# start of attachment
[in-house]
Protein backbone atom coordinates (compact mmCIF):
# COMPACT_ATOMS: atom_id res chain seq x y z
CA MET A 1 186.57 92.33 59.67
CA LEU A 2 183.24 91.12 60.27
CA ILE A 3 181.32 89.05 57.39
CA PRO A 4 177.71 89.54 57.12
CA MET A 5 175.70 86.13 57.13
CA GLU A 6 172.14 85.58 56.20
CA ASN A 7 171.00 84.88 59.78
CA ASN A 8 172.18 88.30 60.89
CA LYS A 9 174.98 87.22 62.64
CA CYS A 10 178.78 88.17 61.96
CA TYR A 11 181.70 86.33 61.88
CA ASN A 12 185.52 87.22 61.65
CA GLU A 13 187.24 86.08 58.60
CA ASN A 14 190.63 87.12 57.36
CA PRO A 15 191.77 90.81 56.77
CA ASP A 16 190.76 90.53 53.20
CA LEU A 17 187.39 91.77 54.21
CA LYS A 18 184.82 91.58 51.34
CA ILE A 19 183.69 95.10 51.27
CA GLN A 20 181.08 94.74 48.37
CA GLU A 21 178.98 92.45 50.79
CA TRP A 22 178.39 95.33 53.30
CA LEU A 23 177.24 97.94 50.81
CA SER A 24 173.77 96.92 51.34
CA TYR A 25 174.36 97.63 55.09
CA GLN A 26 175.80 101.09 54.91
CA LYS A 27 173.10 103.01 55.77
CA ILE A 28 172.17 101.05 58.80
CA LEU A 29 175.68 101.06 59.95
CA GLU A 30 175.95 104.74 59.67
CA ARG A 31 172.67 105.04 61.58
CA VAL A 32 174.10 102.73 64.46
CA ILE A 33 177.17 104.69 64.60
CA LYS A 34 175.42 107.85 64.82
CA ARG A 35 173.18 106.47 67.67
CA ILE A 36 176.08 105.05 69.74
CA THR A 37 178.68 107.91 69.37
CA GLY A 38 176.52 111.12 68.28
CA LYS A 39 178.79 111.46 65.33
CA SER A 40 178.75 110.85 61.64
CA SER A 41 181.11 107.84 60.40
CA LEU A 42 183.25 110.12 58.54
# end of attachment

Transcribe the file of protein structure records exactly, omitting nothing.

[in-house]
Protein backbone atom coordinates (compact mmCIF):
# COMPACT_ATOMS: atom_id res chain seq x y z
CA MET A 1 186.57 92.33 59.67
CA LEU A 2 183.24 91.12 60.27
CA ILE A 3 181.32 89.05 57.39
CA PRO A 4 177.71 89.54 57.12
CA MET A 5 175.70 86.13 57.13
CA GLU A 6 172.14 85.58 56.20
CA ASN A 7 171.00 84.88 59.78
CA ASN A 8 172.18 88.30 60.89
CA LYS A 9 174.98 87.22 62.64
CA CYS A 10 178.78 88.17 61.96
CA TYR A 11 181.70 86.33 61.88
CA ASN A 12 185.52 87.22 61.65
CA GLU A 13 187.24 86.08 58.60
CA ASN A 14 190.63 87.12 57.36
CA PRO A 15 191.77 90.81 56.77
CA ASP A 16 190.76 90.53 53.20
CA LEU A 17 187.39 91.77 54.21
CA LYS A 18 184.82 91.58 51.34
CA ILE A 19 183.69 95.10 51.27
CA GLN A 20 181.08 94.74 48.37
CA GLU A 21 178.98 92.45 50.79
CA TRP A 22 178.39 95.33 53.30
CA LEU A 23 177.24 97.94 50.81
CA SER A 24 173.77 96.92 51.34
CA TYR A 25 174.36 97.63 55.09
CA GLN A 26 175.80 101.09 54.91
CA LYS A 27 173.10 103.01 55.77
CA ILE A 28 172.17 101.05 58.80
CA LEU A 29 175.68 101.06 59.95
CA GLU A 30 175.95 104.74 59.67
CA ARG A 31 172.67 105.04 61.58
CA VAL A 32 174.10 102.73 64.46
CA ILE A 33 177.17 104.69 64.60
CA LYS A 34 175.42 107.85 64.82
CA ARG A 35 173.18 106.47 67.67
CA ILE A 36 176.08 105.05 69.74
CA THR A 37 178.68 107.91 69.37
CA GLY A 38 176.52 111.12 68.28
CA LYS A 39 178.79 111.46 65.33
CA SER A 40 178.75 110.85 61.64
CA SER A 41 181.11 107.84 60.40
CA LEU A 42 183.25 110.12 58.54